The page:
5. Simple Simon

In 2002, Lincolnshire’s fiery pace bowler Simon Oakes refused to apologise to Glamorgan batsman Steve James after bowling a beamer at him during a C&G Trophy match. The pair exchanged words and Oakes refused to back down, even after the match. Lincolnshire coach Mark Fell admitted: “Simon was a bit of a pillock. He wouldn’t even apologise later, so we suspended him for two games and sent a report to the ECB asking whether that was punishment enough.” The ECB agreed it was.

4. Grizzle kicks

After a bruising encounter with Sussex in 2005, Hampshire captain Shane Warne refused to apologise when Chris Adams accused him of trying to “humiliate” members of his team through overly aggressive verbal sparring. Adams took exception to comments directed at Matt Prior and said he had “lost a lot of respect” for Warne. “I am sick of being cast as the villain because English captains give one side of the story,” Warne retorted. “If Adams has lost respect for me, then I can say that whatever respect I had for him disappeared too.”

3. Jamaican me crazy

Warne’s tête-à-tête with Marlon Samuels at the 2013 Big Bash gives him a second appearance on this list. Tempers had flared when Warne of the Melbourne Stars took exception to Samuels of the Melbourne Renegades grabbing David  Hussey’s shirt to hamper his running between the wickets. When it was Samuels’ turn to bat, Warne gave the Jamaican plenty of verbals before under-arming the ball at him from close range. Samuels went ballistic, chucking his bat in Warne’s direction before the umpires rushed in to calm things down. The organisers of the family-focused Big Bash responded by slapping Warne with a one-match ban and a £2,900 fine. Warne conceded he may have overstepped the mark but no apology was forthcoming and he described his punishment as “severe”.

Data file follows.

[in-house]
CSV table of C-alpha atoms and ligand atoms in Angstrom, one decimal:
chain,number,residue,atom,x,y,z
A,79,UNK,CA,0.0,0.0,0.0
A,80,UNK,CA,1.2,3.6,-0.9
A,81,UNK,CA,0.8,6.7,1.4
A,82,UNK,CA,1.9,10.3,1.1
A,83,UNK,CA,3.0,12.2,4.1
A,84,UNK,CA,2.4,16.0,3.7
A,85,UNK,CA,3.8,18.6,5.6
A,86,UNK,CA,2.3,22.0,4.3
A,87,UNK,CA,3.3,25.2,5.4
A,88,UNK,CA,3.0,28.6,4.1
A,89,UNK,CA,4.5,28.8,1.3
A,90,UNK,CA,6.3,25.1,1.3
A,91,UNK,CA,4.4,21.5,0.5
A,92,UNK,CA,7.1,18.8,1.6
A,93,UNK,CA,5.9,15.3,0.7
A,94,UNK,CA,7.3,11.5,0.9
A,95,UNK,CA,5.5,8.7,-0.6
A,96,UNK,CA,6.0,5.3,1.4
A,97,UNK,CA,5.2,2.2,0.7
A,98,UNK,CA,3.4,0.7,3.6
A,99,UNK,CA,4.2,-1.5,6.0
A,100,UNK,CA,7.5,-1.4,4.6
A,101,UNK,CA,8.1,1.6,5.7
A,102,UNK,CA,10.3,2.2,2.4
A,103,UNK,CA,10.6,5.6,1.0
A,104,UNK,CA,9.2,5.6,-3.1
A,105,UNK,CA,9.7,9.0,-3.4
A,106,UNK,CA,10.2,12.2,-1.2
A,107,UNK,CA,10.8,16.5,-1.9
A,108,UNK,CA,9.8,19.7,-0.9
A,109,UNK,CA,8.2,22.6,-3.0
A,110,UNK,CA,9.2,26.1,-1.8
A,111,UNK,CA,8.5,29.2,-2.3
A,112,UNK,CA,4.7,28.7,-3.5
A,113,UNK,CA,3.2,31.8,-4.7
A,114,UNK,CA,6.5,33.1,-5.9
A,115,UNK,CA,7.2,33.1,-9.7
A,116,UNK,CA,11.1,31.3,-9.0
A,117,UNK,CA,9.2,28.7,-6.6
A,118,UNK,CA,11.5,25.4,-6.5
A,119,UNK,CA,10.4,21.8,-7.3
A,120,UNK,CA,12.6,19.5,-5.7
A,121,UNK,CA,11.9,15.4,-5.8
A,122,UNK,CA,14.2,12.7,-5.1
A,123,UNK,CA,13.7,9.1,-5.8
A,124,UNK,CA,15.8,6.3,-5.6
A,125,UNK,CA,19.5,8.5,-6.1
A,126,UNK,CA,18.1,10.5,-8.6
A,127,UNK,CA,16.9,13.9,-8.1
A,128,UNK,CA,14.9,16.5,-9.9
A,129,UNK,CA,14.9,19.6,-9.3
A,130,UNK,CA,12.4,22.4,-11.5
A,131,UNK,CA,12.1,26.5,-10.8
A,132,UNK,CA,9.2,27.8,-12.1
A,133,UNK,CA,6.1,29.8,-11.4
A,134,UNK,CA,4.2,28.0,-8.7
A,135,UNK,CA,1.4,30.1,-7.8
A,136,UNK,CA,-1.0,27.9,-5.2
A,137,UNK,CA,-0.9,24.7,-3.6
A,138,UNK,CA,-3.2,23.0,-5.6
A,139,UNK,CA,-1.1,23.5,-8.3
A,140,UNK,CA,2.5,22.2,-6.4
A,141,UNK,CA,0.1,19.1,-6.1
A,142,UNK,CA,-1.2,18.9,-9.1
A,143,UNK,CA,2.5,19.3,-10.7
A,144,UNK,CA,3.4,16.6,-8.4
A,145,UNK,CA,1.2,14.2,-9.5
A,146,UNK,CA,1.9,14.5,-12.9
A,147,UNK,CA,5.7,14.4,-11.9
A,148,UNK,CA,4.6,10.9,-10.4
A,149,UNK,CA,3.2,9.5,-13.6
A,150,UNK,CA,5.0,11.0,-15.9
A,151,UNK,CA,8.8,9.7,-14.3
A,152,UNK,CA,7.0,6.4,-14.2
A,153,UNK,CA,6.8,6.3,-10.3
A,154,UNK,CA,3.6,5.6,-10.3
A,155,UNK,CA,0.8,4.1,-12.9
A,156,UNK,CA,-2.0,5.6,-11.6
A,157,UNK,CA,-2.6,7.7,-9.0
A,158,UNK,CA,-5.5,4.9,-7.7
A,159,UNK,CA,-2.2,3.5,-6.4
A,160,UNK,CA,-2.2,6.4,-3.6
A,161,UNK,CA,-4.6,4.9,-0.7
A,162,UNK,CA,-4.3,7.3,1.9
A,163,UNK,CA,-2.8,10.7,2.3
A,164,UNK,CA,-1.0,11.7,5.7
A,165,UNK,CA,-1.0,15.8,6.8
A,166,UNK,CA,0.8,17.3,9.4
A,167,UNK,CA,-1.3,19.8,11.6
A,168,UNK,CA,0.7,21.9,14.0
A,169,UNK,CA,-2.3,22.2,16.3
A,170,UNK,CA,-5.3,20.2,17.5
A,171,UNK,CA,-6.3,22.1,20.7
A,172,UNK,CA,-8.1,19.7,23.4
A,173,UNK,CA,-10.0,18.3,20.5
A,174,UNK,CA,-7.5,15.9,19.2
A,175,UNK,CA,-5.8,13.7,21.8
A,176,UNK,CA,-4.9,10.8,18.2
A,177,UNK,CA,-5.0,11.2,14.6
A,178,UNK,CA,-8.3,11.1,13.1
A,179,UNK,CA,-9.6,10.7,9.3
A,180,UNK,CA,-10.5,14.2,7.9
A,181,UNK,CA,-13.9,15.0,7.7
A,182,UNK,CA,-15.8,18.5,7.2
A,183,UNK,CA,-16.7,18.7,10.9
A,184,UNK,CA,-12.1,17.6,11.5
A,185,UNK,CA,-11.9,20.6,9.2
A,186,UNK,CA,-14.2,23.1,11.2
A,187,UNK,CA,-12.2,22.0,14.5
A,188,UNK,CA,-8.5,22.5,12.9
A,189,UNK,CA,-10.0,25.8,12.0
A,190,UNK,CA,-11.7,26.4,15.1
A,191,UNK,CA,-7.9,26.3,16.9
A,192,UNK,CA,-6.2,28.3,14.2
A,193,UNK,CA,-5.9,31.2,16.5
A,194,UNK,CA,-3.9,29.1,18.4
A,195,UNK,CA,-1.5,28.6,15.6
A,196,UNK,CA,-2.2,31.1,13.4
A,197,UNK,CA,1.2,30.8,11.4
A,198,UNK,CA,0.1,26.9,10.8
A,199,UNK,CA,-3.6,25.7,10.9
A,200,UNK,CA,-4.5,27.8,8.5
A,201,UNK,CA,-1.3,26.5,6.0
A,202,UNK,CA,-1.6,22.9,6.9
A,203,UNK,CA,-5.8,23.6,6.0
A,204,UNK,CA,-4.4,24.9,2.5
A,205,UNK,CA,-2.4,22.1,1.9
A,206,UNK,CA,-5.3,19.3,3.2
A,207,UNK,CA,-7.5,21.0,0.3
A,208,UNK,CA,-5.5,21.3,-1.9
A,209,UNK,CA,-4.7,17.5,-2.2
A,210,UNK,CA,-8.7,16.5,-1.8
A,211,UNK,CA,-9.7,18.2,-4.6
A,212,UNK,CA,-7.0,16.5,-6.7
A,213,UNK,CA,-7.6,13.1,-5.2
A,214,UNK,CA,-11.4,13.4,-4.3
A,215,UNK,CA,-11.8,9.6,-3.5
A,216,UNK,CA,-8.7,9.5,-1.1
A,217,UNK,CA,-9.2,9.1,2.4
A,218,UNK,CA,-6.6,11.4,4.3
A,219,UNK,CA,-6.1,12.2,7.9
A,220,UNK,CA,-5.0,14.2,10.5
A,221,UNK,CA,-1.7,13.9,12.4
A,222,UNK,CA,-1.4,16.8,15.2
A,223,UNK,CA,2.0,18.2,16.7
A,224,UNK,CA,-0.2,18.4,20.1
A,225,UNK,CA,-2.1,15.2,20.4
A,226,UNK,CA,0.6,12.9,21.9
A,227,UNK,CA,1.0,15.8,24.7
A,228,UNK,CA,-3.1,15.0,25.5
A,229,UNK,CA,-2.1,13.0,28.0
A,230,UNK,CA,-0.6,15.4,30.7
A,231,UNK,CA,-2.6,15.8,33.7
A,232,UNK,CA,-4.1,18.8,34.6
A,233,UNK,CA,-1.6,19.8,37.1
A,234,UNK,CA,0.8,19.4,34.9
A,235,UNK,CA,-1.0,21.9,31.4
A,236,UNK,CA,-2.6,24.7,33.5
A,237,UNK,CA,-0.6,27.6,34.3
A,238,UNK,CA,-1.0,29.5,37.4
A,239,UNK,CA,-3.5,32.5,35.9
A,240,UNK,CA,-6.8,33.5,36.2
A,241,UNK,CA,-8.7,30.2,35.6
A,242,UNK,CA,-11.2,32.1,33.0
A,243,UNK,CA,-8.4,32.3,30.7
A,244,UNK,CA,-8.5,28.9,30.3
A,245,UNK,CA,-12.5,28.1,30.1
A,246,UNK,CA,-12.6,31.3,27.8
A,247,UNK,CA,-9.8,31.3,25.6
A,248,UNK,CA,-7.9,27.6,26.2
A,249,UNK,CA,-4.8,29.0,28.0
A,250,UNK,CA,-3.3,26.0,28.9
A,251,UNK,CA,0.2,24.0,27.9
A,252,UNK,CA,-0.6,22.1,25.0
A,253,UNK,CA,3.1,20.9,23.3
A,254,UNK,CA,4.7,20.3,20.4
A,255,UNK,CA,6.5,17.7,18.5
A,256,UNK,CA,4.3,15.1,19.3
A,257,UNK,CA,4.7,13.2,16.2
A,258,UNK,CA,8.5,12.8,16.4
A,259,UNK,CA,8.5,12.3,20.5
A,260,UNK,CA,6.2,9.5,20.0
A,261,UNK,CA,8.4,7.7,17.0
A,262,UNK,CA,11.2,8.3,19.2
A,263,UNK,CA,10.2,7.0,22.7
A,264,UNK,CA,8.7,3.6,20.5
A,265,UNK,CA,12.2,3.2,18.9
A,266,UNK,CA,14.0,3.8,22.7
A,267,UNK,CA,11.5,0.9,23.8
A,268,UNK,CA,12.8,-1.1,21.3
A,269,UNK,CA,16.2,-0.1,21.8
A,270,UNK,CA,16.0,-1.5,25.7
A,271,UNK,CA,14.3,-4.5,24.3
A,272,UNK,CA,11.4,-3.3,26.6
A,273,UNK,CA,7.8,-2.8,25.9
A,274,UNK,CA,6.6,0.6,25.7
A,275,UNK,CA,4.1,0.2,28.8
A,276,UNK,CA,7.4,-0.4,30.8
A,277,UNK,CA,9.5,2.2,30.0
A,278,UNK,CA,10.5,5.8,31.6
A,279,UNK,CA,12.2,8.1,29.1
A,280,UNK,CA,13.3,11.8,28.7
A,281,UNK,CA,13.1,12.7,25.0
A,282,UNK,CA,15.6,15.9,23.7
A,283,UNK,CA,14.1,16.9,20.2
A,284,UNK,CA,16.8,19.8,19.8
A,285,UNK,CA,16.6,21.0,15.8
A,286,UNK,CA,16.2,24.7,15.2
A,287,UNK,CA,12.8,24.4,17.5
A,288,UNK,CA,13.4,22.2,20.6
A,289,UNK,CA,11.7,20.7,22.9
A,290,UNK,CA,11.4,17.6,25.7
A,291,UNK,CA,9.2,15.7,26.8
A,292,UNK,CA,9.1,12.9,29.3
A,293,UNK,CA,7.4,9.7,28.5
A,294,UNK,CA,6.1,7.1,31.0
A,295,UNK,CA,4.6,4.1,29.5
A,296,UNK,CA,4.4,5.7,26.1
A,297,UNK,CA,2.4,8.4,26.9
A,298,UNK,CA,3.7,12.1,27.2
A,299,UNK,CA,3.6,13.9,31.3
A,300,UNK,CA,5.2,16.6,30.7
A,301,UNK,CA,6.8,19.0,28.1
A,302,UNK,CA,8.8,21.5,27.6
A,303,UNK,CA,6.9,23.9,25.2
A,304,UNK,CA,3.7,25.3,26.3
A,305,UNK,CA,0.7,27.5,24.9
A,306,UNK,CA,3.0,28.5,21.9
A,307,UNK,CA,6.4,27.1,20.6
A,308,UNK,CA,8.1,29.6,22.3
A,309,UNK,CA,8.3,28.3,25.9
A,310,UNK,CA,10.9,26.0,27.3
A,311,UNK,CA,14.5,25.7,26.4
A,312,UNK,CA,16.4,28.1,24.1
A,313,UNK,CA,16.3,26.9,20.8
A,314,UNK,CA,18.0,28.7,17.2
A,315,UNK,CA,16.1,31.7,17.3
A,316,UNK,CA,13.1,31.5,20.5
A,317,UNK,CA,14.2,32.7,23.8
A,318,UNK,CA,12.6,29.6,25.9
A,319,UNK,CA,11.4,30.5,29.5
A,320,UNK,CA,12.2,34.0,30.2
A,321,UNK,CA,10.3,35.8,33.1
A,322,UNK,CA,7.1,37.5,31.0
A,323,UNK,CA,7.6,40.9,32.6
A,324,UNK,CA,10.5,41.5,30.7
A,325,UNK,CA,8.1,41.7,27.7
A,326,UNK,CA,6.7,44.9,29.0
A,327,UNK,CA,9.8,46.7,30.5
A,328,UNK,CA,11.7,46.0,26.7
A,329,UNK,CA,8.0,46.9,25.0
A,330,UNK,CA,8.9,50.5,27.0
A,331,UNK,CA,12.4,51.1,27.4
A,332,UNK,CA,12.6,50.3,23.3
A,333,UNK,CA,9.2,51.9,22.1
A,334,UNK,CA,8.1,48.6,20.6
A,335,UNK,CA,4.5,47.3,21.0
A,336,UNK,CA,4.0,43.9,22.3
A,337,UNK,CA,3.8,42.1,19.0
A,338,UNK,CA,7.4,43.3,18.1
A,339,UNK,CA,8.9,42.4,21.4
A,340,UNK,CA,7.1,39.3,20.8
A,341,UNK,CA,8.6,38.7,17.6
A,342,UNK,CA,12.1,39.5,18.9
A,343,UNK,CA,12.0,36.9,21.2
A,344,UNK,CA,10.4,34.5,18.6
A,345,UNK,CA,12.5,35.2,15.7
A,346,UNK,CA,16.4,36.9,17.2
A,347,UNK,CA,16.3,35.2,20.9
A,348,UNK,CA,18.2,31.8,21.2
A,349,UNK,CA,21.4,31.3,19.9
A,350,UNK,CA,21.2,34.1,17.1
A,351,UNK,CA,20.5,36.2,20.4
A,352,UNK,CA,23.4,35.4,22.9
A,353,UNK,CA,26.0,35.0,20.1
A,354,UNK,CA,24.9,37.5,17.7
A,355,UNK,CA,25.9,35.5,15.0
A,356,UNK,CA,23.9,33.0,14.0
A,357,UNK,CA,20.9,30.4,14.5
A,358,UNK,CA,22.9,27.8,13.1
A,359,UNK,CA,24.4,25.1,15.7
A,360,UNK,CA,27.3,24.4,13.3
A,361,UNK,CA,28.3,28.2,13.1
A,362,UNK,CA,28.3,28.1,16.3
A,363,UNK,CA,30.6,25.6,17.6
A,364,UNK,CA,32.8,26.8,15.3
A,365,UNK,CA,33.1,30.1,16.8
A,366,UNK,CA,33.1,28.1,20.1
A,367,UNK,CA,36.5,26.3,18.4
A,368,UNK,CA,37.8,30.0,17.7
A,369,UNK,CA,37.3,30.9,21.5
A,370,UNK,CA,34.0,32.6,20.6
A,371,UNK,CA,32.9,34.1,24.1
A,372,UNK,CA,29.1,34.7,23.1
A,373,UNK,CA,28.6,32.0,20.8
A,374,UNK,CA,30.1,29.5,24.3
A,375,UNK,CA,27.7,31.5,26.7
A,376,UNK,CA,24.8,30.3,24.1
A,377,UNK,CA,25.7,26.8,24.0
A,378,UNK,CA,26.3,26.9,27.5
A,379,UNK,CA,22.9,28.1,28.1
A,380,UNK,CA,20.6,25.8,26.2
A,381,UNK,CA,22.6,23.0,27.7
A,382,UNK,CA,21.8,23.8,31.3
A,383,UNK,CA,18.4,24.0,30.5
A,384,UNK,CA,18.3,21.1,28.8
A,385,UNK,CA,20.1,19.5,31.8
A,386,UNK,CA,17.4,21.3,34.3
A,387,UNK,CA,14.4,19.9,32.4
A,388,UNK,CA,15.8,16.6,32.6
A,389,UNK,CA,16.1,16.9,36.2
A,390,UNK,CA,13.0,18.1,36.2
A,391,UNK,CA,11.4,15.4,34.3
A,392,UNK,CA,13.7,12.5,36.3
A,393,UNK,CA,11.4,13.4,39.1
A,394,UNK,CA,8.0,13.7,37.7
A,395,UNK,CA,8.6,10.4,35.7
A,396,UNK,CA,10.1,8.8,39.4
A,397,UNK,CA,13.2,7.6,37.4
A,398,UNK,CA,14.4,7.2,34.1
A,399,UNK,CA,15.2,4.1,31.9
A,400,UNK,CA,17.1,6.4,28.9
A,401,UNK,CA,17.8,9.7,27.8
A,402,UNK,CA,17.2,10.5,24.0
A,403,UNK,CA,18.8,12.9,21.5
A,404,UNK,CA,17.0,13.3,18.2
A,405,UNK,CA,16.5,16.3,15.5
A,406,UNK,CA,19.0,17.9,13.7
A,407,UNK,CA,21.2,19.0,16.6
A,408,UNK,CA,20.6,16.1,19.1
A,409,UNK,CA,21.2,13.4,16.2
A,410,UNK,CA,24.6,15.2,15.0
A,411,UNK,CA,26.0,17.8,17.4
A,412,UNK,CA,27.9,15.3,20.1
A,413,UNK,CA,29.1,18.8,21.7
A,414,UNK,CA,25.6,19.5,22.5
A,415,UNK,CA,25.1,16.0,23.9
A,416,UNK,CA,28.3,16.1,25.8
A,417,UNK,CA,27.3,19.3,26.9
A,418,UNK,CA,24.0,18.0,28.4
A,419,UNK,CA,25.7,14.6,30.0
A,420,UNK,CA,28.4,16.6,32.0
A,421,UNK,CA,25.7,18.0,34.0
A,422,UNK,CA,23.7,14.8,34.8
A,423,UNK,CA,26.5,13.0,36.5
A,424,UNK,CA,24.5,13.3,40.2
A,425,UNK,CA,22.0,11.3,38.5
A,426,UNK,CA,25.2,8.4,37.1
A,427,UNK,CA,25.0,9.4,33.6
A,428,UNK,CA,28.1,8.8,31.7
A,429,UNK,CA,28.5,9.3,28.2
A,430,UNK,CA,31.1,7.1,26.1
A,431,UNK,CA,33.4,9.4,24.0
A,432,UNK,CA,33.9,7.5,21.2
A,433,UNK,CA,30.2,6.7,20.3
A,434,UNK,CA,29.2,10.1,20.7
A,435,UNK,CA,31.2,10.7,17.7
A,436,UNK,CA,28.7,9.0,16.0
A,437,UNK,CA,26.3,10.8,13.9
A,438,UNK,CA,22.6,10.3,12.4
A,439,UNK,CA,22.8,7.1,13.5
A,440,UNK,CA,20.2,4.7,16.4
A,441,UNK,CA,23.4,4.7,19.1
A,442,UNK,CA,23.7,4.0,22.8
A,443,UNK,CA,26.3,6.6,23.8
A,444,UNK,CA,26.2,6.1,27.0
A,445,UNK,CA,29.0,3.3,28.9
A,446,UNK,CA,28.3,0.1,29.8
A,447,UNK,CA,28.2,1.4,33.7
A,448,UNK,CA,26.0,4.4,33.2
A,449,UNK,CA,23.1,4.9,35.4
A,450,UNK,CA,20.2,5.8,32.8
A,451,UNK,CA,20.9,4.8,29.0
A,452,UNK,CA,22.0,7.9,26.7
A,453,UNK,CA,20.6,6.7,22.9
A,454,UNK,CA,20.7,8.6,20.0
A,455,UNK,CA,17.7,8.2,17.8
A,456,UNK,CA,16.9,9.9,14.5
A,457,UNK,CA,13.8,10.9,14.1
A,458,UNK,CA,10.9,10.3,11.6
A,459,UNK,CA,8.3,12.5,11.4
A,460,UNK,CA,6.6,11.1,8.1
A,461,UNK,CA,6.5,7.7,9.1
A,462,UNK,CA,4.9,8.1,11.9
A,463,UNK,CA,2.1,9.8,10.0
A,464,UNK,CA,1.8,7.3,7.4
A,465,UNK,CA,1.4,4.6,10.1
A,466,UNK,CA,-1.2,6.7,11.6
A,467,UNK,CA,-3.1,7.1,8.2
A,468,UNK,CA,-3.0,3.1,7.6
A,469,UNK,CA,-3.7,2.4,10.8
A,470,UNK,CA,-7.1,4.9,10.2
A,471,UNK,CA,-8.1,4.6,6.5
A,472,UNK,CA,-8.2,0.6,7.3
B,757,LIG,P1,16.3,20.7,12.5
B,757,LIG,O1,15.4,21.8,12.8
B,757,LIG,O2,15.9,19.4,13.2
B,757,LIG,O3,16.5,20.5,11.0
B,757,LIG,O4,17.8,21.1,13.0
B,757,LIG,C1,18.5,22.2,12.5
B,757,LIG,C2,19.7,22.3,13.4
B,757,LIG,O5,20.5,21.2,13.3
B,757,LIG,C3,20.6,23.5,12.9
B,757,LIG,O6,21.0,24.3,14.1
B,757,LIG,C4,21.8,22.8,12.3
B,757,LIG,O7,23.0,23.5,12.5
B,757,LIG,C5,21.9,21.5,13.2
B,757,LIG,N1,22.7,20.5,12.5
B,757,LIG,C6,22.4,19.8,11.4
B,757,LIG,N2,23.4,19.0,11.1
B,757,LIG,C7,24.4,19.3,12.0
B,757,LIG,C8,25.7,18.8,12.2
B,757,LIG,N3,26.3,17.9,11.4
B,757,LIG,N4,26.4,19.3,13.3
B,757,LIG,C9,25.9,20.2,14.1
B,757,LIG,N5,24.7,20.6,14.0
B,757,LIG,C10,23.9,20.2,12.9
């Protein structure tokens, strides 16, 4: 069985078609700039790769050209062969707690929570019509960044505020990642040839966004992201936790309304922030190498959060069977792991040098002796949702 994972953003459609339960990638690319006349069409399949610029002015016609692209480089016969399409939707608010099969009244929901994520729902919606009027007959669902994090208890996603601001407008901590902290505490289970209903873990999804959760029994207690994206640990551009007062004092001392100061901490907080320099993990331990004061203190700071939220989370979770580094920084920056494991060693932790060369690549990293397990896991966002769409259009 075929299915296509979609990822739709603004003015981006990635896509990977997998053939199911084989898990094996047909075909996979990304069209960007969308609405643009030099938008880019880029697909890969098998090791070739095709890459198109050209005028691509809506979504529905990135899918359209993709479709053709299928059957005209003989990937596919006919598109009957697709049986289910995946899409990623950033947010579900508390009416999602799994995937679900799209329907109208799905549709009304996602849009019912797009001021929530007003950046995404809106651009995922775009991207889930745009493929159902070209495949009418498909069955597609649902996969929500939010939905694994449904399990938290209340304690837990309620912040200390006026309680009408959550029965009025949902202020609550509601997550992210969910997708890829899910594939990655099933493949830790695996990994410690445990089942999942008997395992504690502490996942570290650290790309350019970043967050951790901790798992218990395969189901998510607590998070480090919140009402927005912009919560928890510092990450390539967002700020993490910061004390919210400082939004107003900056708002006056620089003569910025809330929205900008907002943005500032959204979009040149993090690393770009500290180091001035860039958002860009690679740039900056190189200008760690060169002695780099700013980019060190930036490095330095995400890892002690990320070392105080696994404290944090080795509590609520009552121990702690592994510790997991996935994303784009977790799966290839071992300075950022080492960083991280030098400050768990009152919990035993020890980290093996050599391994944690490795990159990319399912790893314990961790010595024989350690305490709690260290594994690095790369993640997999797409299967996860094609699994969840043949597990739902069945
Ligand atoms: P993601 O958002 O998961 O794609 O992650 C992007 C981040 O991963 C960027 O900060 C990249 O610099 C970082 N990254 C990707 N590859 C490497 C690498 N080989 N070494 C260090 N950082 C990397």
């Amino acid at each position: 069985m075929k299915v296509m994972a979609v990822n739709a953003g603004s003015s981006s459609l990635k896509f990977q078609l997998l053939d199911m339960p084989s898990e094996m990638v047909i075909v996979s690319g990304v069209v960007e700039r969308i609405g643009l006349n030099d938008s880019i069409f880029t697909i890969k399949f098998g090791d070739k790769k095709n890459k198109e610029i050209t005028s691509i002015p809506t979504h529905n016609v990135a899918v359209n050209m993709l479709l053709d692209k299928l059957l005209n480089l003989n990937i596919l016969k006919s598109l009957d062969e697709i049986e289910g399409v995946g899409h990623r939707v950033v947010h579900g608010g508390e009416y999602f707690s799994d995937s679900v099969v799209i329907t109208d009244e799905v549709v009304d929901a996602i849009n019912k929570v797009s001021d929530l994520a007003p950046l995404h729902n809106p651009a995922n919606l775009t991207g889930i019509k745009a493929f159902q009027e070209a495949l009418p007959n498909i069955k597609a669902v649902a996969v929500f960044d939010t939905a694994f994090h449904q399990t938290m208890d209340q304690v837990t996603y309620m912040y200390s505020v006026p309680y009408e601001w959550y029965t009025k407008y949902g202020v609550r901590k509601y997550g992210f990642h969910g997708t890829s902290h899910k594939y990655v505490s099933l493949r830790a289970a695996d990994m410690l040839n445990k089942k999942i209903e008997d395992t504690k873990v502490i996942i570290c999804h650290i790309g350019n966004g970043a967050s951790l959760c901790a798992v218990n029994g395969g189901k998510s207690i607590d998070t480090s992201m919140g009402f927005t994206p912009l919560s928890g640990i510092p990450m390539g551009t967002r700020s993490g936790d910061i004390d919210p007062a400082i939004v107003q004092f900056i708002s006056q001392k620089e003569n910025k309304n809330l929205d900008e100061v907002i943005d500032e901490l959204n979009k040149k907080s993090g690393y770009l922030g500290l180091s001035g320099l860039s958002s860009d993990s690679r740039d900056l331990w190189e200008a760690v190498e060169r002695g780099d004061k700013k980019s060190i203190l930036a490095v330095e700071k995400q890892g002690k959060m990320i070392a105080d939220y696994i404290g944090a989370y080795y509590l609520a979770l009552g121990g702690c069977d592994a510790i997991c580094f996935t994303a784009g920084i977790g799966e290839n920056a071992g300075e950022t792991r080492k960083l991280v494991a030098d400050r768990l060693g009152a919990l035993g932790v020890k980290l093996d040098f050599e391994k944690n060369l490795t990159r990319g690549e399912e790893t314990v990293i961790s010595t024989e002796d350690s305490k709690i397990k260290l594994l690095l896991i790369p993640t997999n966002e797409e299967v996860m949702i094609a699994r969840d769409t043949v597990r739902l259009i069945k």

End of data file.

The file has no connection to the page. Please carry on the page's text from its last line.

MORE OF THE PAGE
2. Kamal gets the hump

Former ICC president Mustafa Kamal was denied the duty of presenting the trophy at last year’s World Cup after claiming that the ICC had become the “Indian Cricket Council” and questioning the impartiality of umpires. Kamal, who had previously been the chairman of the Bangladesh Cricket Board, suggested that the umpires had deliberately favoured India in Bangladesh’s World Cup quarter-final defeat. Kamal refused to withdraw his comments and resigned from his post a few days later, saying his decision was “in protest [against] those who worked unconstitutionally”. The ICC claimed that in his resignation letter Kamal had “offered his apologies to all associated with the ICC”.

1. Mankad downs Brown

Cricket’s ultimate non-apology, the force of which is still being felt today. Vinoo Mankad set the wrecking-ball rolling during India’s 1947/48 tour of Australia, breaking the wicket when Bill Brown was out of his ground at the non-striker’s end in a tour match and then cheekily repeating the trick to dismiss the same batsman in the second Test. The Aussie press were apoplectic, although it’s worth noting that captain Don Bradman couldn’t see what all the fuss was about. “For the life of me, I can’t understand why [the press] questioned his sportsmanship,” he wrote in his autobiography. Debate continues to rage, with unapologetic bowlers seeking to keep batsmen in their place and batsmen outraged at the injustice of it all.

First published in 2016